These conditionals are #defined as macros, which take on different values depending on the compilation mode. These macros are generally prefixed with “ST_EFFECT_”. In modes other than Unified Shaders, these macros are defined to be “true” or “false” so that, for example, when “if (ST_EFFECT_DETAIL_LAYER)” is encountered, the shader compiler will optimize this conditional out since ST_EFFECT_DETAIL_LAYER will always be either true or false.

In Unified Shader mode, ST_EFFECT_DETAIL_LAYER will be assigned to a boolean value somewhere in the uniform shader variables. Before each draw call, a constant buffer will be bound that has the assigned value of ST_EFFECT_DETAIL_LAYER for the geometry about to be drawn and the conditional will evaluate as needed.

While reducing the number of shaders generated (and hence, the number of shader context switches needed), it does add a great number of instructions to the shader, even if large sections may be bypassed, depending on the render states. We expect that users wishing to use this mode will modify the shader templates for their own purposes, removing conditionals they know will always be true or false for their particular system or approach. By default, our shaders are worst-case in this regard – they will work for every possible combination of render state (e.g. every single combination in the “Edit Effect LOD…” and “Edit Wind LOD…” dialogs in the Compiler application).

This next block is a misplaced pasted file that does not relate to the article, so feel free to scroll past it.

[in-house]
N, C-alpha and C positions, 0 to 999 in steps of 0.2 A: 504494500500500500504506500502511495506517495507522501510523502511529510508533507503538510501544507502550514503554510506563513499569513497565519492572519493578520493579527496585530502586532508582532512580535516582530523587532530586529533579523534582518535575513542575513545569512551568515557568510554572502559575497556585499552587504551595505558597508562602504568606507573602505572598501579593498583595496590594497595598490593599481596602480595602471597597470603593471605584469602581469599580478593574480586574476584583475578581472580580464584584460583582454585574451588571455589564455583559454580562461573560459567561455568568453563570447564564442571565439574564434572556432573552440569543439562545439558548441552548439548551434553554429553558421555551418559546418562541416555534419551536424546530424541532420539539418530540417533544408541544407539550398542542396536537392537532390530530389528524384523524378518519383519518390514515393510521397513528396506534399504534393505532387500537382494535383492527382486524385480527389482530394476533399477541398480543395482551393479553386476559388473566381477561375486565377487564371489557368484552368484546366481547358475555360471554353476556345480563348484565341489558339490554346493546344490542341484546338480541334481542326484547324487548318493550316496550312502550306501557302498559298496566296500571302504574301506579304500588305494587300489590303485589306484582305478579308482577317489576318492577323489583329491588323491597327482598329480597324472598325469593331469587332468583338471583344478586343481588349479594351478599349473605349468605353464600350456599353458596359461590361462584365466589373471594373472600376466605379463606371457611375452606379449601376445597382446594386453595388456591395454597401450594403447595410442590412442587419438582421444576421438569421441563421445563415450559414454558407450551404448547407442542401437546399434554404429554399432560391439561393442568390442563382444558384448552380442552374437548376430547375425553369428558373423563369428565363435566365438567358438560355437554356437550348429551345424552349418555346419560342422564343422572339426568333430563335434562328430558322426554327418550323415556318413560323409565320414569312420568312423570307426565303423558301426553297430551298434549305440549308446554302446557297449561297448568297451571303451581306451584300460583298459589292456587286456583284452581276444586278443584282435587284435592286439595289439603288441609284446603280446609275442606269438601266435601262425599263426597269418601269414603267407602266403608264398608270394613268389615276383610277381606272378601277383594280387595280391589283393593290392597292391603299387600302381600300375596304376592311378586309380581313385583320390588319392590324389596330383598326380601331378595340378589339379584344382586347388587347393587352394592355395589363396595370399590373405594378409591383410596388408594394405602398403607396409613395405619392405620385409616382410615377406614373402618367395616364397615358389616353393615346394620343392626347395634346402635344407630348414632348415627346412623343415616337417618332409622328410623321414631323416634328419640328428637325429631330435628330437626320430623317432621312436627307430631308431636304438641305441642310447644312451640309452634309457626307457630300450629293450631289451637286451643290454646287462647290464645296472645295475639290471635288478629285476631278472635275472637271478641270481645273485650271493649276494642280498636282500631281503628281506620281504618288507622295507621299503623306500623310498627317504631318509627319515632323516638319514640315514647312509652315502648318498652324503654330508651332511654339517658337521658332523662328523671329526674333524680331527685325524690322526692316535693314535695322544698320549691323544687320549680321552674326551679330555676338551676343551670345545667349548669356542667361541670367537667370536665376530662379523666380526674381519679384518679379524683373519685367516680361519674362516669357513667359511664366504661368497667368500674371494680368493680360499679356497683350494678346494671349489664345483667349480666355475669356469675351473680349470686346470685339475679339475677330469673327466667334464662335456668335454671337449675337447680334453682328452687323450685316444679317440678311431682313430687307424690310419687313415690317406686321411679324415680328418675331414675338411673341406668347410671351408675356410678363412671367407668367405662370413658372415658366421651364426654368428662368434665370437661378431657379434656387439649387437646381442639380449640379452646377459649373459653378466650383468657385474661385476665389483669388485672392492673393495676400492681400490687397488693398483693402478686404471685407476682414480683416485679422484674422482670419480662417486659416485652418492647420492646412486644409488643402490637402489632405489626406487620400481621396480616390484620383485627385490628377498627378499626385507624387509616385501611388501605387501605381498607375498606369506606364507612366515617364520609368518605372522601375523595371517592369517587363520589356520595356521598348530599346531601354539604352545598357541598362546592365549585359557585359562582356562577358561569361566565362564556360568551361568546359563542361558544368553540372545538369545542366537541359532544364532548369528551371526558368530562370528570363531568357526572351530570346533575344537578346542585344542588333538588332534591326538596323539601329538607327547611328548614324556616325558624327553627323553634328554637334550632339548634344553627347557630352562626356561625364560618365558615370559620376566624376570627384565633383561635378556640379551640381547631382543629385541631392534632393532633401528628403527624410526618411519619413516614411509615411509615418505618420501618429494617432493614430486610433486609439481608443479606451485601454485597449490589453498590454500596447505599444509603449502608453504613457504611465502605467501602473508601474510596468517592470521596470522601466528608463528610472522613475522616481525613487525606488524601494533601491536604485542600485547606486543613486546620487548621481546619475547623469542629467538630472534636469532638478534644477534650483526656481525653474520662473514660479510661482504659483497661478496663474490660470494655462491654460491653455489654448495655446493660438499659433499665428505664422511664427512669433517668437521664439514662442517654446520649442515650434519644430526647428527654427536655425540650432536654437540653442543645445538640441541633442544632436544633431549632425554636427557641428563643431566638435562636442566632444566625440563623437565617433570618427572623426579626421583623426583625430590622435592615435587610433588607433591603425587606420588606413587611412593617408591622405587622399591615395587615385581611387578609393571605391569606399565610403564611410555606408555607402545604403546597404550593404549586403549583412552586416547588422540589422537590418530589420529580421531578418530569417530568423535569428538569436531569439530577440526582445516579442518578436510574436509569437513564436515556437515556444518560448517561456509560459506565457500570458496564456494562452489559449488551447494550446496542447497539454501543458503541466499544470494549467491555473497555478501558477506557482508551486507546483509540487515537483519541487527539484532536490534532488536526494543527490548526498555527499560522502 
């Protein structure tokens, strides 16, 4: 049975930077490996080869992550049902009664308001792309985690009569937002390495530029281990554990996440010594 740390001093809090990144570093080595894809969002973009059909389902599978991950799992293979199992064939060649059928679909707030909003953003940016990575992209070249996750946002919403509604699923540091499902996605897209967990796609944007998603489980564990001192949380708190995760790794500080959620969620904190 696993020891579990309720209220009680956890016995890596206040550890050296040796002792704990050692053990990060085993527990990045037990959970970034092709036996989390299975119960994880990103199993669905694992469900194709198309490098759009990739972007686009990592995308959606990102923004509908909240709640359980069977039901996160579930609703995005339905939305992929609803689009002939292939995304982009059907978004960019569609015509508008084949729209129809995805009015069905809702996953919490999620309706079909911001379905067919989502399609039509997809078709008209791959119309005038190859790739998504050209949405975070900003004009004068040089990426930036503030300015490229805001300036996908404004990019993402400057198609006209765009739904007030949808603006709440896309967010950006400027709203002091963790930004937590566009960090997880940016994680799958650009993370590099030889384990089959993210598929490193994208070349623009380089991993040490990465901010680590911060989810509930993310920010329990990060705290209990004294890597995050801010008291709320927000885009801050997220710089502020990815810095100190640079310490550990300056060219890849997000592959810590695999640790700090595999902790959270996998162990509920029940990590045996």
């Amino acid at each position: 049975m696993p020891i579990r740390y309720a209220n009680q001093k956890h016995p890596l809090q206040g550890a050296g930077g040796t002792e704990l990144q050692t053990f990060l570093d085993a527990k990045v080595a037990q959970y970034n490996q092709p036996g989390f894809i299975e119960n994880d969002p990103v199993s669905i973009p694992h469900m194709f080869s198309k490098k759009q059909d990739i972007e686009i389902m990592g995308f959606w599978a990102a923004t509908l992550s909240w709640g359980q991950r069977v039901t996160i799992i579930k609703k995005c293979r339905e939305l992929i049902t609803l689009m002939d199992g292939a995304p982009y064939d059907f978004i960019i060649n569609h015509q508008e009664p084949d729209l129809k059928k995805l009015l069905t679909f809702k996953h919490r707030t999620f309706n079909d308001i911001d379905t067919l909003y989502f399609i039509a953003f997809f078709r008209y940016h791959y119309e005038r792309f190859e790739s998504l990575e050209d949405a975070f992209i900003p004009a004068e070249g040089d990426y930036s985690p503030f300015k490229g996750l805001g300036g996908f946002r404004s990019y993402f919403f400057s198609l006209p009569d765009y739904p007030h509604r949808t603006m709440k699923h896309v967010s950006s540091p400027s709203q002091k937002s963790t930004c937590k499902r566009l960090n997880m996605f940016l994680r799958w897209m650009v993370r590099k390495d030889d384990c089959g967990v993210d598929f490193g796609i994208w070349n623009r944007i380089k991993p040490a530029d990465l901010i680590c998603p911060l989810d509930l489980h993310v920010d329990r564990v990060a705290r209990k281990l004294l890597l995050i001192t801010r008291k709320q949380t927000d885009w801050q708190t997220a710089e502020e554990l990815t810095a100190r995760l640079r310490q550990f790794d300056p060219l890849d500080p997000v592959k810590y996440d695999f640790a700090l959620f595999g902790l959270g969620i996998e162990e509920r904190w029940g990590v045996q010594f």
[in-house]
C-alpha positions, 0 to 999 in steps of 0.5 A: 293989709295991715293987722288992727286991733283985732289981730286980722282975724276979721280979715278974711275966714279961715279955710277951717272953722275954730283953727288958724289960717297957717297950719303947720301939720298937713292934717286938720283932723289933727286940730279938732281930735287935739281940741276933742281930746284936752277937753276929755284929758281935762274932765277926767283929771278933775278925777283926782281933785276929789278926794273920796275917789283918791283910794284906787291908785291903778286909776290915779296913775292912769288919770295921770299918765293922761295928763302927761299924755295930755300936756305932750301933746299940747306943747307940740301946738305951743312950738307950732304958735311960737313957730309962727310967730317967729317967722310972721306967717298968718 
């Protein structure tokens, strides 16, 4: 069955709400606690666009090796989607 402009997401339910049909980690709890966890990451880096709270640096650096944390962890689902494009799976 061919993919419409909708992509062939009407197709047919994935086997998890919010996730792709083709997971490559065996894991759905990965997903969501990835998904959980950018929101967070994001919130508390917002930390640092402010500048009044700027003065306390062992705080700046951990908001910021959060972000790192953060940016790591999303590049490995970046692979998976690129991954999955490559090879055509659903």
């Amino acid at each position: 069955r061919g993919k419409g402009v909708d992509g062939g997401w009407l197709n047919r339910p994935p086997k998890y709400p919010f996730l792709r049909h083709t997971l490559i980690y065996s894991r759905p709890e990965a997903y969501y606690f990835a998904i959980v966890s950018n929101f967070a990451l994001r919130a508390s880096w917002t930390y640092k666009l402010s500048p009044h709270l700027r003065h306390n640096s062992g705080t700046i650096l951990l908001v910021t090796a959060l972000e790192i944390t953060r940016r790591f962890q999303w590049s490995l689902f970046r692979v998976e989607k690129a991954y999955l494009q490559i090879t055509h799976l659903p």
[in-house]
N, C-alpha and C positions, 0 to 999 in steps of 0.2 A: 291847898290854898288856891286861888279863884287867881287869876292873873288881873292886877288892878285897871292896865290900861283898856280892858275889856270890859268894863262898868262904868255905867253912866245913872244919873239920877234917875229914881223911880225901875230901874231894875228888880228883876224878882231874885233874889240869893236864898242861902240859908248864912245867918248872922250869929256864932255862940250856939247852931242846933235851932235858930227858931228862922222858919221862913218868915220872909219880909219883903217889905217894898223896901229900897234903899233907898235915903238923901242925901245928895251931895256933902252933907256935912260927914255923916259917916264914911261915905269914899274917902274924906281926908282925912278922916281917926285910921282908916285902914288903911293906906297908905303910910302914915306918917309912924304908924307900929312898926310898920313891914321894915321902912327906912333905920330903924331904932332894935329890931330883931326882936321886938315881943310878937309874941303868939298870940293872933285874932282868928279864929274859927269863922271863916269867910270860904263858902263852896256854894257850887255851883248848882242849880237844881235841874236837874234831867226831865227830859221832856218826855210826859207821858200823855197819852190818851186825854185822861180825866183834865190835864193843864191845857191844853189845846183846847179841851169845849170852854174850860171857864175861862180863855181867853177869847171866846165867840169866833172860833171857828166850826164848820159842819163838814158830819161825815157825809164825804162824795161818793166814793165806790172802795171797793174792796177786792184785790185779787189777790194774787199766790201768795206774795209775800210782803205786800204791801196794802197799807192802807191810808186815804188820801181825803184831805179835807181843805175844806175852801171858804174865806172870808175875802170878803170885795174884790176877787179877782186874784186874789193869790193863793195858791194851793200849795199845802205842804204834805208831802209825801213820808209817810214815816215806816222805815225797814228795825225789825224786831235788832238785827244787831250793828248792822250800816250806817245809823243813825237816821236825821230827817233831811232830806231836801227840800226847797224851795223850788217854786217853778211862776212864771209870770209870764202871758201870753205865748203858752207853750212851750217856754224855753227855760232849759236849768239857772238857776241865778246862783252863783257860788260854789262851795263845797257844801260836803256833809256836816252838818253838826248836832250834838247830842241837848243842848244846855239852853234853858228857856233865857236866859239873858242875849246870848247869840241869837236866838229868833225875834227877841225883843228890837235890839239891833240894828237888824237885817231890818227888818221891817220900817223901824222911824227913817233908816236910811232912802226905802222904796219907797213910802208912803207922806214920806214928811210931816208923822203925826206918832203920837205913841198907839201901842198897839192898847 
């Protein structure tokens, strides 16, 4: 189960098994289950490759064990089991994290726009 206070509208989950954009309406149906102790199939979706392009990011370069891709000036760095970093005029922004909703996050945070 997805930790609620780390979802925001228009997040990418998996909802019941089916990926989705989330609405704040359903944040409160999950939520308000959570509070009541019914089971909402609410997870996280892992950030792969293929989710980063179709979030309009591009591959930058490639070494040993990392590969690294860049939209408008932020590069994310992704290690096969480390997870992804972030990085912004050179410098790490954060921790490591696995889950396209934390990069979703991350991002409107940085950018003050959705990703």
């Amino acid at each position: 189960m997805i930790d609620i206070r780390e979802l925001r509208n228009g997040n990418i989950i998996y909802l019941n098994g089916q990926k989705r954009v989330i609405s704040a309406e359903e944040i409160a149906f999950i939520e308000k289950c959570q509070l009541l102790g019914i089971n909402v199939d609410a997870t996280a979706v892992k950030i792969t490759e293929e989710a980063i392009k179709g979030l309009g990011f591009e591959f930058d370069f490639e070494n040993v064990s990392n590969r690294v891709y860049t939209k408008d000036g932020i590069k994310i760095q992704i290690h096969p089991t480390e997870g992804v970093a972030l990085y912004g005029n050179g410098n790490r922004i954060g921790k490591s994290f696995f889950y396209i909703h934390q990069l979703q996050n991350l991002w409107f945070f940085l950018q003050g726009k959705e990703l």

Note: The Unified Shader mode is not supported under DirectX 9.0 or PlayStation 3.

Accessing New 7.0 Features

Optimizations and bug-fixes are accessed by simply using the 7.0 SDK, but to access some of the more important new features, you'll need to know where they reside in the code.

Rolling Wind

A short overview of the rolling wind feature can be found here.

The rolling wind effect is set per compilation session in the Compiler application. In Compile settings, it's under Effects → Enable rolling wind. Note that it's a fairly expensive effect and shouldn't be used lightly.

The addition of rolling wind had a pretty significant impact on the CWind class in the SDK. Specifically:

  • The CWind::EOptions enumeration used to contain parameters for branch and leaf rolling (specifically BRANCH_ROLLING_1, BRANCH_ROLLING_2, LEAF_ROLL_1, and LEAF_ROLL_2), but these have been replaced with one parameter, ROLLING.
  • The CWind::EShaderValues enumeration has had a similar parameters removed and added, but the order was also overhauled and padded, so that it could be copied straight into the SWindDynamicsConstBuf structure as declared in ShaderConstantBuffers.h.
  • CWind::SParams has had numerous rolling wind parameters added.

The effect itself is based on a Perlin noise texture lookup. The associated shader functions are found in the shader template file Include_RollingWindNoise.fx. You can see in Include_Wind.fx where calls to these functions are made, bracketed by conditionals that check ST_WIND_EFFECT_ROLLING, ST_WIND_LOD_ROLLING_FADE, and ST_ROLLING_WIND_ENABLED_DURING_COMPILE.

Rolling wind is only used in a shader if ST_WIND_LOD_FULL is also true, meaning the extra instructions won't be executed in lower-LOD wind scenarios. The rolling wind effect fades seamlessly as the full wind effect LODs to a lesser wind effect.

Hue Variation

Hue variation adds semi-random hues to individual instances or individual vertices based on parameters and a shader-based algorithm. Because this feature wasn't part of the 6.x SDK, porting isn't an issue. Details on how the system works.

Image-Based Ambient Lighting

This is new lighting effect that can be activated per base tree from the Compiler application. Details here.